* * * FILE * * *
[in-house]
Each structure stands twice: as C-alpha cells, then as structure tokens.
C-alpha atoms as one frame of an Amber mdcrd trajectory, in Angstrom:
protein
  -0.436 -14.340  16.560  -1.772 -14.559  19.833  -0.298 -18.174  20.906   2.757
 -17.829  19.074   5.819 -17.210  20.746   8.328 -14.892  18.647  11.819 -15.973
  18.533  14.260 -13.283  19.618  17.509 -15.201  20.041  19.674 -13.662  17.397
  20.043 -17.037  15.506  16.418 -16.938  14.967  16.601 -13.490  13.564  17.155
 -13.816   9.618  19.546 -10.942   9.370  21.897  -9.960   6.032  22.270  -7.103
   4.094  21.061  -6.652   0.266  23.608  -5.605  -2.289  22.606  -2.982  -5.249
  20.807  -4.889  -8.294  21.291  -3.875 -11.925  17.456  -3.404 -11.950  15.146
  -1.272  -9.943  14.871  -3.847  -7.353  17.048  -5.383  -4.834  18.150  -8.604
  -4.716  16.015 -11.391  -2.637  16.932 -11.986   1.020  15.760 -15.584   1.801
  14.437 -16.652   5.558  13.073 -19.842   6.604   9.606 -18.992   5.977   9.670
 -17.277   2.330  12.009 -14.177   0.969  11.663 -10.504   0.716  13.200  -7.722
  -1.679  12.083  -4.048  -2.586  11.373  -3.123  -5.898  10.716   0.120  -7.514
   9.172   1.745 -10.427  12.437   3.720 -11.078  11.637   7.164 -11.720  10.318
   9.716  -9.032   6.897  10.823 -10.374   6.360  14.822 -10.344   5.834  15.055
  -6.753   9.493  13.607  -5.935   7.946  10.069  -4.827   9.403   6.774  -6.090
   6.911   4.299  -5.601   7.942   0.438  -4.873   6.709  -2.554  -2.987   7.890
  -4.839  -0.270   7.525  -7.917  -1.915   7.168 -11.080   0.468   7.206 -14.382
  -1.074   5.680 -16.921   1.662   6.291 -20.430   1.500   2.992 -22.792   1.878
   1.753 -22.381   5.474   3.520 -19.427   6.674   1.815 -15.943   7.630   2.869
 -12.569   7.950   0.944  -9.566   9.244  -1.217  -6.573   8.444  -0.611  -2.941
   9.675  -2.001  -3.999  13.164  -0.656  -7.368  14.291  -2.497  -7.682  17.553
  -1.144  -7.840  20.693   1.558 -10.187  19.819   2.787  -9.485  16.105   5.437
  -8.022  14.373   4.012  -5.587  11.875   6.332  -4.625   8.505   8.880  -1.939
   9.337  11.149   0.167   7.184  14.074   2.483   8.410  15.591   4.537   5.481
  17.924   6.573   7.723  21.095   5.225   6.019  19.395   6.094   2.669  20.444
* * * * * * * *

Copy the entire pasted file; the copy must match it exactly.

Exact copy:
[in-house]
Each structure stands twice: as C-alpha cells, then as structure tokens.
C-alpha atoms as one frame of an Amber mdcrd trajectory, in Angstrom:
protein
  -0.436 -14.340  16.560  -1.772 -14.559  19.833  -0.298 -18.174  20.906   2.757
 -17.829  19.074   5.819 -17.210  20.746   8.328 -14.892  18.647  11.819 -15.973
  18.533  14.260 -13.283  19.618  17.509 -15.201  20.041  19.674 -13.662  17.397
  20.043 -17.037  15.506  16.418 -16.938  14.967  16.601 -13.490  13.564  17.155
 -13.816   9.618  19.546 -10.942   9.370  21.897  -9.960   6.032  22.270  -7.103
   4.094  21.061  -6.652   0.266  23.608  -5.605  -2.289  22.606  -2.982  -5.249
  20.807  -4.889  -8.294  21.291  -3.875 -11.925  17.456  -3.404 -11.950  15.146
  -1.272  -9.943  14.871  -3.847  -7.353  17.048  -5.383  -4.834  18.150  -8.604
  -4.716  16.015 -11.391  -2.637  16.932 -11.986   1.020  15.760 -15.584   1.801
  14.437 -16.652   5.558  13.073 -19.842   6.604   9.606 -18.992   5.977   9.670
 -17.277   2.330  12.009 -14.177   0.969  11.663 -10.504   0.716  13.200  -7.722
  -1.679  12.083  -4.048  -2.586  11.373  -3.123  -5.898  10.716   0.120  -7.514
   9.172   1.745 -10.427  12.437   3.720 -11.078  11.637   7.164 -11.720  10.318
   9.716  -9.032   6.897  10.823 -10.374   6.360  14.822 -10.344   5.834  15.055
  -6.753   9.493  13.607  -5.935   7.946  10.069  -4.827   9.403   6.774  -6.090
   6.911   4.299  -5.601   7.942   0.438  -4.873   6.709  -2.554  -2.987   7.890
  -4.839  -0.270   7.525  -7.917  -1.915   7.168 -11.080   0.468   7.206 -14.382
  -1.074   5.680 -16.921   1.662   6.291 -20.430   1.500   2.992 -22.792   1.878
   1.753 -22.381   5.474   3.520 -19.427   6.674   1.815 -15.943   7.630   2.869
 -12.569   7.950   0.944  -9.566   9.244  -1.217  -6.573   8.444  -0.611  -2.941
   9.675  -2.001  -3.999  13.164  -0.656  -7.368  14.291  -2.497  -7.682  17.553
  -1.144  -7.840  20.693   1.558 -10.187  19.819   2.787  -9.485  16.105   5.437
  -8.022  14.373   4.012  -5.587  11.875   6.332  -4.625   8.505   8.880  -1.939
   9.337  11.149   0.167   7.184  14.074   2.483   8.410  15.591   4.537   5.481
  17.924   6.573   7.723  21.095   5.225   6.019  19.395   6.094   2.669  20.444